When it comes to Nabisco jobs, Trump, Clinton, Sanders all agree
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Throughout the bruising presidential campaign, rivals Donald Trump, Hillary Clinton and Bernie Sanders have agreed on, and been outspoken about, opposing Nabisco’s move to shift jobs from a Chicago plant to Mexico.
Trump often cites the issue in campaign speeches, and Nabisco also has come up in several of the Republican debates.
“I always say I’m not having Oreos anymore,” Trump said last month, referring to one of the iconic brands baked at the Nabisco plant at 7300 S. Kedzie, which is part of Deerfield-based Mondelēz International.
The day before the March 15 Illinois primary, Clinton met in a small apartment across the street from the Nabisco plant with local leaders of the Bakery, Confectionery, Tobacco Workers and Grain Millers International Union to discuss the job cuts, which began in March.
“I wanted to come by and talk with some of the workers and their representatives to really get a firsthand understanding of what is going on and to really figure out how we can stop this,” Clinton said. “It is imperative that we do more to keep jobs here.”
And Sanders sent his top labor adviser, Larry Cohen, to Chicago to huddle with union leaders outside the plant on March 2. The loss of American jobs to nations where labor is cheaper — and the impact of U.S. trade pacts — has been a centerpiece of Sanders’ campaign.
The same day, the Cook County Board passed a resolution sponsored by Jesus “Chuy” Garcia, Sanders’ most prominent supporter in Illinois, “calling on Nabisco and its parent company Mondelēz International to continue its relationship with the South Side of Chicago.”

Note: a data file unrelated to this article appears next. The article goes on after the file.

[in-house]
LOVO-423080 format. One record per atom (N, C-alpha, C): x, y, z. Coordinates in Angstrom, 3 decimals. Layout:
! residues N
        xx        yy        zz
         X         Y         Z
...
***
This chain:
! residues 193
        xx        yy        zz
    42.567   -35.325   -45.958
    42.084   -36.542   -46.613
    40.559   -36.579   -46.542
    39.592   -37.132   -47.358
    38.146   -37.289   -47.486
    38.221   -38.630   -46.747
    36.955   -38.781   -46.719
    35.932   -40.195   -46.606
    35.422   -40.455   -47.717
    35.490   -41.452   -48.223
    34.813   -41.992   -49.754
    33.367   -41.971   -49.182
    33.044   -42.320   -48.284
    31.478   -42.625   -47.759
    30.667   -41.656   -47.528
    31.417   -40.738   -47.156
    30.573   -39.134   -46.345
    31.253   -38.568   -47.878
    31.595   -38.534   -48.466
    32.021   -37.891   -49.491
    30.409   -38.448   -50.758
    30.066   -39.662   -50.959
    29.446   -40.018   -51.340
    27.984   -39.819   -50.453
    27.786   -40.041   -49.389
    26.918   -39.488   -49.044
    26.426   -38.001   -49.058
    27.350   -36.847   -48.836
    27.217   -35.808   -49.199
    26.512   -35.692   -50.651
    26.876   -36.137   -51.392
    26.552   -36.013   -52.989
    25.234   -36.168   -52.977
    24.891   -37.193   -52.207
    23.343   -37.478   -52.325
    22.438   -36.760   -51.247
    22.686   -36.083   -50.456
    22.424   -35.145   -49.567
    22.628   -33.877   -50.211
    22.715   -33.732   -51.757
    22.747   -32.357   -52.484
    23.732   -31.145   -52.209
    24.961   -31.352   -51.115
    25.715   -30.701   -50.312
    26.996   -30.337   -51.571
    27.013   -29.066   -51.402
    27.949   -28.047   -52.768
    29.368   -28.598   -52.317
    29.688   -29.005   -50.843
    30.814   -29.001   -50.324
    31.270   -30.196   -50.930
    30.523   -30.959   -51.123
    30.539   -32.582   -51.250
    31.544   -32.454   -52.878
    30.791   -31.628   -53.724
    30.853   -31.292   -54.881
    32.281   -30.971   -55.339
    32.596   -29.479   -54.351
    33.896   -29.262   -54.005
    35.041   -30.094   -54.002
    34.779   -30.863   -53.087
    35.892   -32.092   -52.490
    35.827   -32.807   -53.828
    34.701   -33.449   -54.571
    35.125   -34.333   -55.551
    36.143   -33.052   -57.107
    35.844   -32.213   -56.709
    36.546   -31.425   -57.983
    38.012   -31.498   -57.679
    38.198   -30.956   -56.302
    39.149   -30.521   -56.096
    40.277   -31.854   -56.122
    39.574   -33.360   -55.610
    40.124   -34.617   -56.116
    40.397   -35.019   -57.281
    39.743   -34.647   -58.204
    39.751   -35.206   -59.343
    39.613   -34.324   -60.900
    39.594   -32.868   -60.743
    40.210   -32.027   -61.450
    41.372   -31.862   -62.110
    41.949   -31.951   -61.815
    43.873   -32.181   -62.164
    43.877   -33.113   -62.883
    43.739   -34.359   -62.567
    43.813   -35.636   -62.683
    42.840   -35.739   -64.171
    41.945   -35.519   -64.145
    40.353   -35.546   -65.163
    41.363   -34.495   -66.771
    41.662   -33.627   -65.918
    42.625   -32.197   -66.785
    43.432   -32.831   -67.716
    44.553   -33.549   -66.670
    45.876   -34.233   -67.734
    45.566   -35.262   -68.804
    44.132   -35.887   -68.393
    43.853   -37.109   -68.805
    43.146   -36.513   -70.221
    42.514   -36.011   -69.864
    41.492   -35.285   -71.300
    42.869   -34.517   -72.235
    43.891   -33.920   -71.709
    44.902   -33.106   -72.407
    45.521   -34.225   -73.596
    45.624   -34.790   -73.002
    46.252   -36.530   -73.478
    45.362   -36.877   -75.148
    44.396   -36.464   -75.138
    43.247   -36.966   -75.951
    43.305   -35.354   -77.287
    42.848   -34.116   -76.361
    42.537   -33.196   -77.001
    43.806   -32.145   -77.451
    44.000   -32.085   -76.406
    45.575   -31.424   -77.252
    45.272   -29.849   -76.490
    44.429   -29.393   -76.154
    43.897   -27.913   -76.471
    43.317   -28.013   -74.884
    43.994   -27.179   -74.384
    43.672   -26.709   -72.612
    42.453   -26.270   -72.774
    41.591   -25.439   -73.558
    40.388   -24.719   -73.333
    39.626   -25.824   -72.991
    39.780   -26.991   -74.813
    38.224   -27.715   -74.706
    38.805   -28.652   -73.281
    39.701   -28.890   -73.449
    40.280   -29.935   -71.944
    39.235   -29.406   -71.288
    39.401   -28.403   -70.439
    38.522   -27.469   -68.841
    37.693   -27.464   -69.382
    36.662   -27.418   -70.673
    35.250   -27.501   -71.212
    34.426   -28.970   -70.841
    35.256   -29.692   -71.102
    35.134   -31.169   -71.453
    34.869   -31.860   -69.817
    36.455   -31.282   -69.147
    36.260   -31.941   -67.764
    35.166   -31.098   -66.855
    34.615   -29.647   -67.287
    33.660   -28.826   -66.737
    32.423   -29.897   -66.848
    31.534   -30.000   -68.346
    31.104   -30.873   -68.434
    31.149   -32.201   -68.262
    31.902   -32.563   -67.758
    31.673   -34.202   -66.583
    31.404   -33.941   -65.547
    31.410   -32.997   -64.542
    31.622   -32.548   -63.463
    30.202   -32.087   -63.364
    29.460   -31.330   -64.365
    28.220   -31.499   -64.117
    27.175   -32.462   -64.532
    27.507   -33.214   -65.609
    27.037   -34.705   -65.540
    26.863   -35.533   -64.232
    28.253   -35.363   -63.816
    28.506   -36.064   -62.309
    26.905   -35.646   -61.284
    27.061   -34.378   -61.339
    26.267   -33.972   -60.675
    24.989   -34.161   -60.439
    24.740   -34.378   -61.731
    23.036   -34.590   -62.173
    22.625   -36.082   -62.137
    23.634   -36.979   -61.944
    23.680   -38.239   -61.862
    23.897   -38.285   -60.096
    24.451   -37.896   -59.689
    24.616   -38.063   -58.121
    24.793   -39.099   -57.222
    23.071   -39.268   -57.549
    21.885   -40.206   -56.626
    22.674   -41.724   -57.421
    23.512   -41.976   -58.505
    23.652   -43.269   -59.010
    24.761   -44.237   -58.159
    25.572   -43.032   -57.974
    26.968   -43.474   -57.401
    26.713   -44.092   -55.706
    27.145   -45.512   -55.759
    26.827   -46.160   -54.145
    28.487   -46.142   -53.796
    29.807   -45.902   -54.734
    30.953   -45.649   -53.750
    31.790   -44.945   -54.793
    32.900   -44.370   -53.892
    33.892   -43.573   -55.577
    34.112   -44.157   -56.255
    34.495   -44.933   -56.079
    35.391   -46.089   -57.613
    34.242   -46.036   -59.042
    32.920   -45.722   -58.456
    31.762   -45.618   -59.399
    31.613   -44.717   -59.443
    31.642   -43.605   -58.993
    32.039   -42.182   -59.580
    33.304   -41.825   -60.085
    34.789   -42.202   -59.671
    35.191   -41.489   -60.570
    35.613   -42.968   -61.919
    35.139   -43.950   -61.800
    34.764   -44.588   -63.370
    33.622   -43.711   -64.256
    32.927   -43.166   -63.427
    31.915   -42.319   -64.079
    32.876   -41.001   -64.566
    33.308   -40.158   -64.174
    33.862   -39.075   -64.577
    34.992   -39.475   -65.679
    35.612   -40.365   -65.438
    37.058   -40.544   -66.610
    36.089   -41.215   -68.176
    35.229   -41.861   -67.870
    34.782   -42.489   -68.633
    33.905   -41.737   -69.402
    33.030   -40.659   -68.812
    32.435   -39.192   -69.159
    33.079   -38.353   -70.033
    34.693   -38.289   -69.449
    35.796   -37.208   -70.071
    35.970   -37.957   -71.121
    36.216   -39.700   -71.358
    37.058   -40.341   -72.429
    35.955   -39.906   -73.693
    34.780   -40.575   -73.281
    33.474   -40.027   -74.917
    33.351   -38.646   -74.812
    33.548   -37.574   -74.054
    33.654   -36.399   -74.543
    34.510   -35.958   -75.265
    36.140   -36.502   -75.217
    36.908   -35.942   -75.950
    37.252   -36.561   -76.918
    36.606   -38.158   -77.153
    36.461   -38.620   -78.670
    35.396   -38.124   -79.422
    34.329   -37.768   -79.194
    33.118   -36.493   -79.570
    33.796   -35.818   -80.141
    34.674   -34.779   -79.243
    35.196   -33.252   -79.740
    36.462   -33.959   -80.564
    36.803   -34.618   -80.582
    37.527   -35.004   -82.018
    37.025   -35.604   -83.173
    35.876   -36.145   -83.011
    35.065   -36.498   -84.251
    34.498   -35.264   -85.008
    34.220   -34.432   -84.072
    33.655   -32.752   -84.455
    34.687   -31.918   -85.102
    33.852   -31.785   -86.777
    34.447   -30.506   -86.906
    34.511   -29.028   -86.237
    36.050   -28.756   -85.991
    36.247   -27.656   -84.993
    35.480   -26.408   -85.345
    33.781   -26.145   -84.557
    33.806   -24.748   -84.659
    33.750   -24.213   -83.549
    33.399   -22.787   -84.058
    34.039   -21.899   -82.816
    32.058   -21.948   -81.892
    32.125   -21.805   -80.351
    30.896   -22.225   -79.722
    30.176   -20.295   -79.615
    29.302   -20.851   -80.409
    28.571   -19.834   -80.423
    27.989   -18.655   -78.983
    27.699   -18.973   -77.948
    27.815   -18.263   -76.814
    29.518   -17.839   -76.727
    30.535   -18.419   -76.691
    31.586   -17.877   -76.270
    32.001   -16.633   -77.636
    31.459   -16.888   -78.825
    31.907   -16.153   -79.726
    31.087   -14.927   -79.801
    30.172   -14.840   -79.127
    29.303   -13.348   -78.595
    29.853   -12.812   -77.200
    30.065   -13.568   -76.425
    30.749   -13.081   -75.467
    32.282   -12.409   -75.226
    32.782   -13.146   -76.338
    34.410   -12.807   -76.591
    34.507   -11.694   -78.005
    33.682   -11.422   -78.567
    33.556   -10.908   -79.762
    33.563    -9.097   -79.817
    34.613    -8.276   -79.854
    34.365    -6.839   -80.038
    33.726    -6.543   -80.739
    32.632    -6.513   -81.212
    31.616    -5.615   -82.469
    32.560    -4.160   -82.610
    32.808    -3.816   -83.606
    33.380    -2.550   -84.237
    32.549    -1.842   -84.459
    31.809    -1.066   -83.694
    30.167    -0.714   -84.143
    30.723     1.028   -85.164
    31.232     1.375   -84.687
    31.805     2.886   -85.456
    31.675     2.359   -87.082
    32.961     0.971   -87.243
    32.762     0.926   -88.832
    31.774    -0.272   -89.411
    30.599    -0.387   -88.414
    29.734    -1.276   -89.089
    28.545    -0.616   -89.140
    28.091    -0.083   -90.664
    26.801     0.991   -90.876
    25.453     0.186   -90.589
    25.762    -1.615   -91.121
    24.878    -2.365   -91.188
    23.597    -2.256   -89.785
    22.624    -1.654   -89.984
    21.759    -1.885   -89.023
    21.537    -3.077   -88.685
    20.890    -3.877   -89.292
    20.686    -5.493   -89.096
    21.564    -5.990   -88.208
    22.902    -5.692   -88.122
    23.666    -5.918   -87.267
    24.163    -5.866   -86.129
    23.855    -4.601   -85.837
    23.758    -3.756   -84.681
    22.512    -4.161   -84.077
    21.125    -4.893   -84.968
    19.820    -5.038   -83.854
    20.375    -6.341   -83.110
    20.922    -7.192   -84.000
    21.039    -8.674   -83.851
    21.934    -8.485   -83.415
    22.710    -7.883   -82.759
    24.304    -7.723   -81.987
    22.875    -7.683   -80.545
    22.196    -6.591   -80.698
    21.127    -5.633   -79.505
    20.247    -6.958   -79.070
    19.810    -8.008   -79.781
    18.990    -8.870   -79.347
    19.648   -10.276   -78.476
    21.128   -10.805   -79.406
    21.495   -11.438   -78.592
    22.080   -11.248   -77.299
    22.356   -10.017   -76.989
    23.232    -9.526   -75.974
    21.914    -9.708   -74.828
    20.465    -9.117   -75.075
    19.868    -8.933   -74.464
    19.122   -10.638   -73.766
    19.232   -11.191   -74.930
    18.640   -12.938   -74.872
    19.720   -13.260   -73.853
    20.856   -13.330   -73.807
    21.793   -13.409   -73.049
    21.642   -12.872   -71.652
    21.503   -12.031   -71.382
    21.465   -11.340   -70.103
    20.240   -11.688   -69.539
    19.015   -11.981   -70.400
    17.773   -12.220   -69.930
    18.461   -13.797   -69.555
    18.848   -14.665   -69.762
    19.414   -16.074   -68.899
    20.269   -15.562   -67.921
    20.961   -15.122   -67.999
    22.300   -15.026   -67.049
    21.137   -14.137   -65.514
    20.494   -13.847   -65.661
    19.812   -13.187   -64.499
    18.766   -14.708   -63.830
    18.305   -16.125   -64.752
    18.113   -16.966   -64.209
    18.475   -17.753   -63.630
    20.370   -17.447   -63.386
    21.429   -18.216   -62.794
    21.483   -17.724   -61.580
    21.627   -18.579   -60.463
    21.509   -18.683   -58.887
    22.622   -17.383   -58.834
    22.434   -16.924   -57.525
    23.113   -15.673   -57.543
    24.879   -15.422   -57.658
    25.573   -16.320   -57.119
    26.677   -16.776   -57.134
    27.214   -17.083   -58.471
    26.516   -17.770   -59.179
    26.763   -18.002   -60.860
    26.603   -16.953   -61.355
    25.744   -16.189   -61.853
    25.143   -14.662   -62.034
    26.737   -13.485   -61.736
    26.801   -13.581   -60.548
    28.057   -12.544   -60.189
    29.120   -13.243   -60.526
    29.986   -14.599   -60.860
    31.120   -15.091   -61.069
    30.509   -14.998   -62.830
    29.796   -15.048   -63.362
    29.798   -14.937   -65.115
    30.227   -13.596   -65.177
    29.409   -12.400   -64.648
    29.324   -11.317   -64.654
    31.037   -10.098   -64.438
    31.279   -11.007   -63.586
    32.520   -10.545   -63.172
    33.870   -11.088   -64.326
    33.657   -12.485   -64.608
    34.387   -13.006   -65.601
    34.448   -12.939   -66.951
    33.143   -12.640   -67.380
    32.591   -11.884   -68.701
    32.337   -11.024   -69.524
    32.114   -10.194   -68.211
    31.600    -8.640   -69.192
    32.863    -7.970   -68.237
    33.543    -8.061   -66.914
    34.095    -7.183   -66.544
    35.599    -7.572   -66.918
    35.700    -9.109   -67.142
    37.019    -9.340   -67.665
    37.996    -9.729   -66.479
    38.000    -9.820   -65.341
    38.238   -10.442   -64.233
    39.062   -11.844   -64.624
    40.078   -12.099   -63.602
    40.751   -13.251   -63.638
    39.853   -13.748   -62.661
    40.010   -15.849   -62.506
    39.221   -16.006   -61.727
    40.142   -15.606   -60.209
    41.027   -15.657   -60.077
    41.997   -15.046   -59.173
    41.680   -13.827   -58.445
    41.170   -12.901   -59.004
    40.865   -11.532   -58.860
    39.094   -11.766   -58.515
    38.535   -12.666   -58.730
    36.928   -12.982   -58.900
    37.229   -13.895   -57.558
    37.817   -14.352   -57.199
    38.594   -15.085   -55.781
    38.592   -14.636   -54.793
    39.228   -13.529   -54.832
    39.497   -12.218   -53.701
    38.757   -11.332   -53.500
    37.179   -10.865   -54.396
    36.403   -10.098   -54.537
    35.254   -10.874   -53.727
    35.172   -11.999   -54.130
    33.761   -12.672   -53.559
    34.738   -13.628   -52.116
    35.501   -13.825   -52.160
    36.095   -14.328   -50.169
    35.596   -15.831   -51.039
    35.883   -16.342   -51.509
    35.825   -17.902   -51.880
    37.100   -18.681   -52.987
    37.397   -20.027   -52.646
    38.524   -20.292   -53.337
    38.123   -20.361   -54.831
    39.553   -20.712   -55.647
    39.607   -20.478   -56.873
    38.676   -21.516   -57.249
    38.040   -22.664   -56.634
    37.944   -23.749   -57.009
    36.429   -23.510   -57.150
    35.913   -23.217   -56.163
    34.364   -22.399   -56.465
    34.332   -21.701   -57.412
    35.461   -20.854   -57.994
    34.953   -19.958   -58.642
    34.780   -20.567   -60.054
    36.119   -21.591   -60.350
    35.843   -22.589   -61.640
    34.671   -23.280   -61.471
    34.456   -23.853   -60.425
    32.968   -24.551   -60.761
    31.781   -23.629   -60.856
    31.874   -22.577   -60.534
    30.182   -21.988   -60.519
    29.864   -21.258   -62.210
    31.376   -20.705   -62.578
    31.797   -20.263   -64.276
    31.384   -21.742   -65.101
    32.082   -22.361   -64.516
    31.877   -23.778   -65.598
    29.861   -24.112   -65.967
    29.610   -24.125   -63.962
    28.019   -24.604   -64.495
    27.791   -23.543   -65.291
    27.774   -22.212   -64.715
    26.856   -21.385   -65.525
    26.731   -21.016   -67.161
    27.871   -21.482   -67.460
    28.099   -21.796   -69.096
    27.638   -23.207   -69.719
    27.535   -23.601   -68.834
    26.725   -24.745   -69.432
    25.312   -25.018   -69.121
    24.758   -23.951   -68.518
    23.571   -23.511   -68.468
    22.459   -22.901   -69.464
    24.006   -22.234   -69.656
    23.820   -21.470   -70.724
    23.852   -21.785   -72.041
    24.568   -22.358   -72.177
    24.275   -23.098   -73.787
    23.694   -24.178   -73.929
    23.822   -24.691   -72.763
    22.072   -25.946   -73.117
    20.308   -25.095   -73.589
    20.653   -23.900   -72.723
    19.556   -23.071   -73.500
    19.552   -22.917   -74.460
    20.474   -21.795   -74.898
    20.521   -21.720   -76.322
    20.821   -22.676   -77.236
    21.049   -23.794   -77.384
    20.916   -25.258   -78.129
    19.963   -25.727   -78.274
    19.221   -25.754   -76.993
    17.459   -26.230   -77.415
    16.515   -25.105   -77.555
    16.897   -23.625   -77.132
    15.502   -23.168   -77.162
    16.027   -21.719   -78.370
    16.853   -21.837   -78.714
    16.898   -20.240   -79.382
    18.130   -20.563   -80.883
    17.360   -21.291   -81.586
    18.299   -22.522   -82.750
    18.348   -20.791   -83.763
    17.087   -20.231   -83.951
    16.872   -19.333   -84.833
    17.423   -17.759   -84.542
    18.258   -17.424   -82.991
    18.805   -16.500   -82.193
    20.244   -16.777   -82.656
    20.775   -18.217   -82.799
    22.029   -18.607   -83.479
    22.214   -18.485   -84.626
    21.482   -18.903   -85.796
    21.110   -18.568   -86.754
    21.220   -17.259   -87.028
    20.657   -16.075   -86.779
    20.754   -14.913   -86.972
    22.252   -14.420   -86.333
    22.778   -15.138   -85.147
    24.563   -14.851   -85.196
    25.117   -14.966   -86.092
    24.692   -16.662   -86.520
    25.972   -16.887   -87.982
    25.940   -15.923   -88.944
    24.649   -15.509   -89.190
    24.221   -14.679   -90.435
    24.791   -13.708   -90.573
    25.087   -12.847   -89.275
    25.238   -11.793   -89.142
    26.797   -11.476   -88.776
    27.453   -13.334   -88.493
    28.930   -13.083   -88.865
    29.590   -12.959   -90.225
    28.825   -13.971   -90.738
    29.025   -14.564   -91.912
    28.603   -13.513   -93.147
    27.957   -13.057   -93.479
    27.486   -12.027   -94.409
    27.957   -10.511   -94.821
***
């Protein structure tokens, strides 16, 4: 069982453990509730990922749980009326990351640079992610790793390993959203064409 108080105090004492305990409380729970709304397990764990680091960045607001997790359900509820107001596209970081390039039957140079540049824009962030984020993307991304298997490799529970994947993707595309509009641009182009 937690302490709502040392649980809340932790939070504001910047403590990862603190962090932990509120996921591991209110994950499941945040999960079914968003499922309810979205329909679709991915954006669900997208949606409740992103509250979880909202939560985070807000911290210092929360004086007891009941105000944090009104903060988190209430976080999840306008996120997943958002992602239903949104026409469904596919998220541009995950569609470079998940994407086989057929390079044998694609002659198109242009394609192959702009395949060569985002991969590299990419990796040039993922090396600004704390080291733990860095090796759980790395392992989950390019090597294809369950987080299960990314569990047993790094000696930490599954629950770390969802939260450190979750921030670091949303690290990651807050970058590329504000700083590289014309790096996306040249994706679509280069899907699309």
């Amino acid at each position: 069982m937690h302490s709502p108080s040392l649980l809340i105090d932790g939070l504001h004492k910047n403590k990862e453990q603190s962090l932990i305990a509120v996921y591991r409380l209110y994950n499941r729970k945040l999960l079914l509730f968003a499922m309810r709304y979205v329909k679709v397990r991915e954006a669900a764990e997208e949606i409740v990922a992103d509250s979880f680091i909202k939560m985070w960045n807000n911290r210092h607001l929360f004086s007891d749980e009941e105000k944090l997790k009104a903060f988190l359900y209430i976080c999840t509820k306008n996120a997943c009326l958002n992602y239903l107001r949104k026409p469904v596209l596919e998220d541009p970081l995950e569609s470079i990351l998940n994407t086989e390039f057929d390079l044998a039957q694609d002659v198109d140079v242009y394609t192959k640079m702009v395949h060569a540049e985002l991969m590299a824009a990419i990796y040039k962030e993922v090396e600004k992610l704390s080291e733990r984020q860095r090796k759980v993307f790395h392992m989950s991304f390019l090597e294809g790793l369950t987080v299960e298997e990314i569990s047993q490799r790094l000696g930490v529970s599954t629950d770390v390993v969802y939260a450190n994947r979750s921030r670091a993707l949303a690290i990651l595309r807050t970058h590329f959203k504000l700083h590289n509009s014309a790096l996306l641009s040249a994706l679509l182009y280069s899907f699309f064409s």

“Our trade policy encourages Nabisco to move the work,” Cohen said in an interview Thursday. “It is not an accident that the trade policy of the United States encourages companies to go wherever it’s cheapest. And Bernie has been against every trade deal that has been done, including NAFTA.”
President Bill Clinton signed the North American Free Trade Agreement at the end of 1993, with top aides Bill Daley and now-Mayor Rahm Emanuel — who each went on to be chief of staff for President Barack Obama — leading the Clinton White House’s push to get Congress to approve the deal. Hillary Clinton has since distanced herself from NAFTA.
It’s more than international trade policy that’s now at issue.
The Cook County resolution noted that in 1993, the bakery, then run by the Nabisco Biscuit Company, received “tax incentives reaching upwards of 90 million dollars” from the city and the state of Illinois to stay in Chicago.
On the campaign stump, Clinton now is saying: Give that money back.
At a Democratic debate in Flint, Michigan, Clinton said, “You know, when a company decides to leave, like Nabisco is leaving, and they have gotten tax benefits from Chicago and Illinois to stay there, I will claw back the benefits. They will have to pay them back if they are leaving a place that actually invested in them.”